Defendants assert that Plaintiff's Petition is insufficient as a matter of law in stating a claim against Defendant Gremminger as a person directly acting in the interest of an employer because Defendant Gremminger did not directly oversee nor was she actively involved in the discriminatory conduct (Doc. 15 at 2). In support of their assertion, Defendants provide the Court with a declaration and a supplemental declaration from Defendant Gremminger (Docs. 15-1, 19-1). In her declarations, Defendant Gremminger indicates that she did not supervise Plaintiff during her employment with Sabreliner nor was she responsible for whether, when, or how to implement Sabreliner's discrimination, harassment and/or retaliation policies (Docs. 15-1 at 1, 19-1 at 2). She further states that she did not counsel, advise or decide to hire Plaintiff, what Plaintiff was paid, to eliminate Plaintiff's position, or to terminate Plaintiff's employment (Doc. 15-1 at 1). She also notes that she was not present at the termination meeting and was directed to prepare the termination letter (Id. at 1-2). She also disputes that Plaintiff told her that Plaintiff was subjected to the alleged harassment (Doc. 19-1).

         Plaintiff, on the other hand, alleges that Defendant Gremminger failed to stop the allegedly discriminatory conduct and was involved in Plaintiff's termination, a key component of Plaintiff's retaliation claim (Doc. 11 at 2). Plaintiff alleges in her Petition that she complained to Defendant Gremminger about the discrimination, and Defendant Gremminger admitted that Plaintiff's complaints were valid but Defendant Gremminger could not take any action (Doc. 5 at ¶¶23, 25(c)). The harassment continued unabated (Id. at ¶26). Plaintiff also names Defendant Gremminger in her retaliation claim, Count III, and alleges that Defendant Gremminger is a management-level employee who knew or should have known of prohibitions against retaliation, did nothing to address the retaliation directed towards Plaintiff, and failed to implement effective and appropriate procedures to stop the retaliation of Plaintiff (Id. at ¶87). Indeed, Plaintiff's termination notice, while unauthenticated, appears to be signed by Defendant Gremminger (Doc. 12-1). Even if the Court were not to consider the termination letter, the Court notes that Defendant Gremminger was named in Plaintiff's Amended Charge of Discrimination (Doc. 5-1).

         Viewing the facts alleged in Plaintiff's favor and considering the broad language of the MHRA's definition of “employer, ” the Court finds that Defendants have not established that Plaintiff's claims against Defendant Gremminger have no reasonable basis in fact and law. See Hayes v. Travelers Indem. Co., No. 4:12CV1233 CAS, 2012 WL 5285775, at *4 (E.D. Mo. Oct. 25, 2012) (finding no fraudulent joinder where plaintiff joined his HR director, who was not plaintiff's supervisor, but had allegedly “advised in” plaintiff's termination). While the extent of Defendant Gremminger's involvement is unclear, that is not for this Court to decide. “[I]n situations where the sufficiency of the complaint against the non-diverse defendant is questionable, the better practice is for the federal court not to decide the doubtful question in connection with a motion to remand but simply to remand the case and leave the question for the state courts to decide.” Filla, 336 F.3d at 811 (internal quotations omitted). Moreover, there appears to be an unsettled issue of state law as to the scope of claims brought under section 213.070 and whether a defendant in those claims must be a supervisor or employer. See generally Sinclair v. Charter Commc'ns, Inc., No. 4:13CV1146 CDP, 2013 WL 5707872, at *6 (E.D. Mo. Oct. 21, 2013) (noting “[t]he language of the retaliation provision of the MHRA, § 213.070, is ‘exceedingly broad.'”). Therefore, the Court will remand Plaintiff's action for the state court to decide these issues.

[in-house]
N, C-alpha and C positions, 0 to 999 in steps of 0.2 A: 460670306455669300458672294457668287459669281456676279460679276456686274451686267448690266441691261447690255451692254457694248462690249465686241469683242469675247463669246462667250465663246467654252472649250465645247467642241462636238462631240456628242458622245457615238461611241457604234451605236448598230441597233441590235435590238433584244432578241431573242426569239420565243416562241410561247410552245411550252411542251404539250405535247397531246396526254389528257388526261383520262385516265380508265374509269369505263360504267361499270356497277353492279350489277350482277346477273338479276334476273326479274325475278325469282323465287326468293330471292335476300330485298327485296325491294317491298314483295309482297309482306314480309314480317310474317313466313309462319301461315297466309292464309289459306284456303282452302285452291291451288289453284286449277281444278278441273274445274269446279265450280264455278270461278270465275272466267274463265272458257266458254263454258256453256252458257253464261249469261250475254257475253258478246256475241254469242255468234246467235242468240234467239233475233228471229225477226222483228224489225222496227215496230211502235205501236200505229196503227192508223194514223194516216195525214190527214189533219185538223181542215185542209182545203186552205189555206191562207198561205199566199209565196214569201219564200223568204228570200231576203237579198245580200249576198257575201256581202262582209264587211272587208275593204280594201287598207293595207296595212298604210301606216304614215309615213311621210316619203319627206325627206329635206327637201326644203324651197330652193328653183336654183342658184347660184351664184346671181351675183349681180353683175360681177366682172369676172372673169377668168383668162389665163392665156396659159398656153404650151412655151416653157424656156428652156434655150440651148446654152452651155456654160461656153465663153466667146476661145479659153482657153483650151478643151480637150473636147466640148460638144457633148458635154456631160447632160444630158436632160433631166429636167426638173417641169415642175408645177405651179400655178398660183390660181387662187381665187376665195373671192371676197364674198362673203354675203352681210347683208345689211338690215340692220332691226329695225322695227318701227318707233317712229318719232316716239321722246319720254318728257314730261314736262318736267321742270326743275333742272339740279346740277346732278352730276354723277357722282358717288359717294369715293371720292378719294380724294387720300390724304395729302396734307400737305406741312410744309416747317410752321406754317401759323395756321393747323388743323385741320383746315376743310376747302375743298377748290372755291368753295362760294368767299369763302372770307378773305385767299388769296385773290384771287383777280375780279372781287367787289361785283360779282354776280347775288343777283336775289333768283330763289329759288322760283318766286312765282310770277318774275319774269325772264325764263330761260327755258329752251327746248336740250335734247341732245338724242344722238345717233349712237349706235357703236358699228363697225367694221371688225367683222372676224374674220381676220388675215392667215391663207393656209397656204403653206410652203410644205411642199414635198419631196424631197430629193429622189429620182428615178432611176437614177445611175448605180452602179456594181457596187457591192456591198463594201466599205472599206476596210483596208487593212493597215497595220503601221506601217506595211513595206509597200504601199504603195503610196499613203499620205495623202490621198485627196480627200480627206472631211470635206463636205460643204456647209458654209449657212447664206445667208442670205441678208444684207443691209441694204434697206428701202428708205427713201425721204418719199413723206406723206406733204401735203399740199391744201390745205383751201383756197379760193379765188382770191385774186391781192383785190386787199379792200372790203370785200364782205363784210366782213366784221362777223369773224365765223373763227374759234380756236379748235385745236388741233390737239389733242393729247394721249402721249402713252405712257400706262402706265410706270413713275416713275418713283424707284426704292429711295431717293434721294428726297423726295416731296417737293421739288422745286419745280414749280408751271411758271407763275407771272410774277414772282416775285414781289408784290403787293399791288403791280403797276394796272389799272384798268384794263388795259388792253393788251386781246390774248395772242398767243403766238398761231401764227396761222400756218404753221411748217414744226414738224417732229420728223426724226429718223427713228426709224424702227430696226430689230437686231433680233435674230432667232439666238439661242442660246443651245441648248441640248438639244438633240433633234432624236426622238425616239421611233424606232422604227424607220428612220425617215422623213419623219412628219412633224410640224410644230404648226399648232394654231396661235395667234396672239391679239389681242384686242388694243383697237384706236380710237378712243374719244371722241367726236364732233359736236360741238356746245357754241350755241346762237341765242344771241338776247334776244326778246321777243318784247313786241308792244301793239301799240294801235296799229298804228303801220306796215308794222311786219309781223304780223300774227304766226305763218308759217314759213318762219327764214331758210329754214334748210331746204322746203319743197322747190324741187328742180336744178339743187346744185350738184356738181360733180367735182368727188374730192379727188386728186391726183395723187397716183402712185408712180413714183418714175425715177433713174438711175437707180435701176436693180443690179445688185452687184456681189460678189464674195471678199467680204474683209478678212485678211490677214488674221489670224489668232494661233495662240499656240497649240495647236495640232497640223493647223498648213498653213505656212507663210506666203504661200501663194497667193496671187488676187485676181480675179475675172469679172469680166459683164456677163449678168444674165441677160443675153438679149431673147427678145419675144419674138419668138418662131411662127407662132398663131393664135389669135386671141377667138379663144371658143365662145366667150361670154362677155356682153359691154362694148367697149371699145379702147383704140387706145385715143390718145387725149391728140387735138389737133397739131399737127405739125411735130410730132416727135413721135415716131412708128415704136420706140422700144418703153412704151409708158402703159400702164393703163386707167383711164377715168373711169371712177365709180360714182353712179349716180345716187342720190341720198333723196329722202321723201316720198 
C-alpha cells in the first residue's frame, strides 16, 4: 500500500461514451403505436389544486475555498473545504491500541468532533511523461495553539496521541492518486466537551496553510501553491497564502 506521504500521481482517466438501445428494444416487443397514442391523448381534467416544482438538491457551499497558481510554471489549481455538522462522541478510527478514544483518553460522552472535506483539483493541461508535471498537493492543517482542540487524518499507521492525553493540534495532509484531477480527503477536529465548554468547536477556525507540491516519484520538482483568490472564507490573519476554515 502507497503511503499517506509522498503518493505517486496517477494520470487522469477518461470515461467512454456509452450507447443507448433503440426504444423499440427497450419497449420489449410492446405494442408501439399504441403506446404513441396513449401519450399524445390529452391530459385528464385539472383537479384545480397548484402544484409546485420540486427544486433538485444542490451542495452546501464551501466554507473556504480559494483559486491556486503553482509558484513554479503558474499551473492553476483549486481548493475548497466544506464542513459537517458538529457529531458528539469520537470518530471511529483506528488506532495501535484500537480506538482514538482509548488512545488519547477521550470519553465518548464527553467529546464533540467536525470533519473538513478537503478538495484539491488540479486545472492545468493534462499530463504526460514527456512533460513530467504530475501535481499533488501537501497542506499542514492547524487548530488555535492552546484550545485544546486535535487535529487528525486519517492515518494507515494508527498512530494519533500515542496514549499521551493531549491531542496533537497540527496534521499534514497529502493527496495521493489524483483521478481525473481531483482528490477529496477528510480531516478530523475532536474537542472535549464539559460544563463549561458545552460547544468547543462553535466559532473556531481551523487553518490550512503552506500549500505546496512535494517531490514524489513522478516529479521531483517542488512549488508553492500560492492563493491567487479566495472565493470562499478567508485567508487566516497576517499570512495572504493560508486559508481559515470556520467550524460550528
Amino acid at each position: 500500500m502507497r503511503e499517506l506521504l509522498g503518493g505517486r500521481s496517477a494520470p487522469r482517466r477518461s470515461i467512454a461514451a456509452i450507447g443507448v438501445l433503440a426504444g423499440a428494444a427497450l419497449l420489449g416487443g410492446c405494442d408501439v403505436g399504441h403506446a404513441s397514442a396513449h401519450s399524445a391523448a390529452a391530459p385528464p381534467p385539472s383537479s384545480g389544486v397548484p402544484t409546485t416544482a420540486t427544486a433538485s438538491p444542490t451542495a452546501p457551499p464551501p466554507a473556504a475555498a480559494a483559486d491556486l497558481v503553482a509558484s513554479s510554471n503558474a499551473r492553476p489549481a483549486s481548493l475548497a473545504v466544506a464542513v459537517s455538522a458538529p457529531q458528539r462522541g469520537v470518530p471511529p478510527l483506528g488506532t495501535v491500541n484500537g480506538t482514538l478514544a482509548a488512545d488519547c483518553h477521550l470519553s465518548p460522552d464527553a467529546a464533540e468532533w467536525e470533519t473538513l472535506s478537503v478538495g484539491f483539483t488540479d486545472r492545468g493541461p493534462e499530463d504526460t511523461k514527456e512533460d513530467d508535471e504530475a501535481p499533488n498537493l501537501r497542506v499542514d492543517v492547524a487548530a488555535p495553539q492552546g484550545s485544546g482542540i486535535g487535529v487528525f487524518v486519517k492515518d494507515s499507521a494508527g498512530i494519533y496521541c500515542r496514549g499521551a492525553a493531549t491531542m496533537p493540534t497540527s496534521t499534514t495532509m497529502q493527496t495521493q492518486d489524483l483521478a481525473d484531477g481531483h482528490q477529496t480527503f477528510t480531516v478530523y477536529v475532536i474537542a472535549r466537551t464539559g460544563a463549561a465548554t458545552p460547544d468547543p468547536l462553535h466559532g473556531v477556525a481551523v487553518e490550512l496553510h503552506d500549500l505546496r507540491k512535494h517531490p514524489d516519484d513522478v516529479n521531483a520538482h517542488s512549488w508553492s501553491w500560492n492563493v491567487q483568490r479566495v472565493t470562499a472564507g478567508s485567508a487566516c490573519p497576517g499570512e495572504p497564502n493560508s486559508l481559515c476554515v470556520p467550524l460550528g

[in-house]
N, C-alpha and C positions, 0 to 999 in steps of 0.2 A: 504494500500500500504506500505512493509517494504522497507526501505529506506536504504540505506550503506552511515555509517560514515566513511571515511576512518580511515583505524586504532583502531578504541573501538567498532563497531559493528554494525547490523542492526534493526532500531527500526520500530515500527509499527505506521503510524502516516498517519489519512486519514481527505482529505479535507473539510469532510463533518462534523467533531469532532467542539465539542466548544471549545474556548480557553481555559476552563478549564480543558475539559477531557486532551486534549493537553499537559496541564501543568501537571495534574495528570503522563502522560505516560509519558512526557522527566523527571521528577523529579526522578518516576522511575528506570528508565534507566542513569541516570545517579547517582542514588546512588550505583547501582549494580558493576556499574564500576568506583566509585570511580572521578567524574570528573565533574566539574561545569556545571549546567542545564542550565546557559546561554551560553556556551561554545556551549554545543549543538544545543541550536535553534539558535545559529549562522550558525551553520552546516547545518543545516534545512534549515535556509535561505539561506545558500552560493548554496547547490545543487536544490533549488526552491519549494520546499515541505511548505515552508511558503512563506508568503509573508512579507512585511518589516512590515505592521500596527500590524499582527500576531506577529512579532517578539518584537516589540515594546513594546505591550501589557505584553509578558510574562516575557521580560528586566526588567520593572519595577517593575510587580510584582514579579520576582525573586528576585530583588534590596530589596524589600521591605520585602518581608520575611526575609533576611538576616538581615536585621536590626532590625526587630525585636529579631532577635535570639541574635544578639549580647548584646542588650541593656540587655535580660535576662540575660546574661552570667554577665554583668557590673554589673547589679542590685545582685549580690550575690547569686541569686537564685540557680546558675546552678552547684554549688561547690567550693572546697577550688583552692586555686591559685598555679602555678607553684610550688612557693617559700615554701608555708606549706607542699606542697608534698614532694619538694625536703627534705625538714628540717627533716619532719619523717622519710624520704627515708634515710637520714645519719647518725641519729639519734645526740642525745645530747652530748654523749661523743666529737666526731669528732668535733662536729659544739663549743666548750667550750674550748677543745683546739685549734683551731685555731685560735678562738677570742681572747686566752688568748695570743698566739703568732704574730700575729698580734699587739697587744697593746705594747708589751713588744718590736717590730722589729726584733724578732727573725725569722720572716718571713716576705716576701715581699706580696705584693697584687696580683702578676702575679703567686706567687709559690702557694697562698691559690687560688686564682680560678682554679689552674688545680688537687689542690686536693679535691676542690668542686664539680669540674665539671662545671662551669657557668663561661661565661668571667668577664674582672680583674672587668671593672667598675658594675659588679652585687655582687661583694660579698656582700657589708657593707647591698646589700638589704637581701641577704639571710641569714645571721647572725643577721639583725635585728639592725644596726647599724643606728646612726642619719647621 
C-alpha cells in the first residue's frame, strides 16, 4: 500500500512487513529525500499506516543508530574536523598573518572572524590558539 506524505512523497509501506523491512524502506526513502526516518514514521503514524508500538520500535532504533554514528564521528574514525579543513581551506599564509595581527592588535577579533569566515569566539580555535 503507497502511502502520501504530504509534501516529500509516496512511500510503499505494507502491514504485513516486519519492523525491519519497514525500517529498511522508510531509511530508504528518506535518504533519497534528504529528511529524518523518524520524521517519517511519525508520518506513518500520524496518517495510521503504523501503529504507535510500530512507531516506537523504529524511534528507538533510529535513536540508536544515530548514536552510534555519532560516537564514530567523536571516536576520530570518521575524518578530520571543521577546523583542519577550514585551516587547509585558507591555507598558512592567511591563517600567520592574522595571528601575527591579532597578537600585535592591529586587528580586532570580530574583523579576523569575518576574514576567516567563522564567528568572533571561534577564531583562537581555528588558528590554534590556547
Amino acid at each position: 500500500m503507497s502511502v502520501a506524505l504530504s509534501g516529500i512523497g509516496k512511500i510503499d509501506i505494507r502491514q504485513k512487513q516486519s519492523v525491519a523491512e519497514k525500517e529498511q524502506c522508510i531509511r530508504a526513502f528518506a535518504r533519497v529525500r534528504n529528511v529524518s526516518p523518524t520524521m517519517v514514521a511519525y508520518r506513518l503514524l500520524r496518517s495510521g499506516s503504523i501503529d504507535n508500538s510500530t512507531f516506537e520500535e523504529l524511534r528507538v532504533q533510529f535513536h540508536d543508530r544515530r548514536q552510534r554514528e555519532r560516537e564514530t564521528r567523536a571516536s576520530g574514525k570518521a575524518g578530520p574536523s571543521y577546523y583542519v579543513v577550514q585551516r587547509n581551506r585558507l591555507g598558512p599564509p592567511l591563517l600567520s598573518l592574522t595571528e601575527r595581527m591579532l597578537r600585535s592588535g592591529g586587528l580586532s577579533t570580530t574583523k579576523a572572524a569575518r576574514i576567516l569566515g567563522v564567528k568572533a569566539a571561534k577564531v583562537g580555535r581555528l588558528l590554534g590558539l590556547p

Plaintiff additionally seeks costs and attorney's fees incurred in the preparation of the current Motion (Doc. 12 at 2, 9-10). Under 28 U.S.C. 1447(c), “[a]n order remanding the case may require payment of just costs and any actual expenses, including attorney fees, incurred as a result of the removal.” “Absent unusual circumstances, courts may award attorney's fees under § 1447(c) only where the removing party lacked an objectively reasonable basis for seeking removal. Conversely, when an objectively reasonable basis exists, fees should be denied.” Martin v. Franklin Capital Corp., 546 U.S. 132, 141 (2005). “In applying this rule, district courts retain discretion to consider whether unusual circumstances warrant a departure from the rule in a given case.” Id. Unusual circumstances include a plaintiff's delay in seeking remand or failure to disclose facts necessary to determine jurisdiction. Id.

         At the time of removal, Defendants had an objectively reasonable basis for removing this case to federal court. As addressed in more detail above, the law regarding employer status in the MHRA context is complex and unsettled. Therefore, in cases where such a “close question” is presented to the Court, the Court must find an objectively reasonable basis for removal. Martin, 546 U.S. at 135. See also Convent Corp. v. City of N. Little Rock, Ark., 784 F.3d 479, 483 (8th Cir. 2015) (directing the court to consider “the objective merits of removal at the time of removal, irrespective of the ...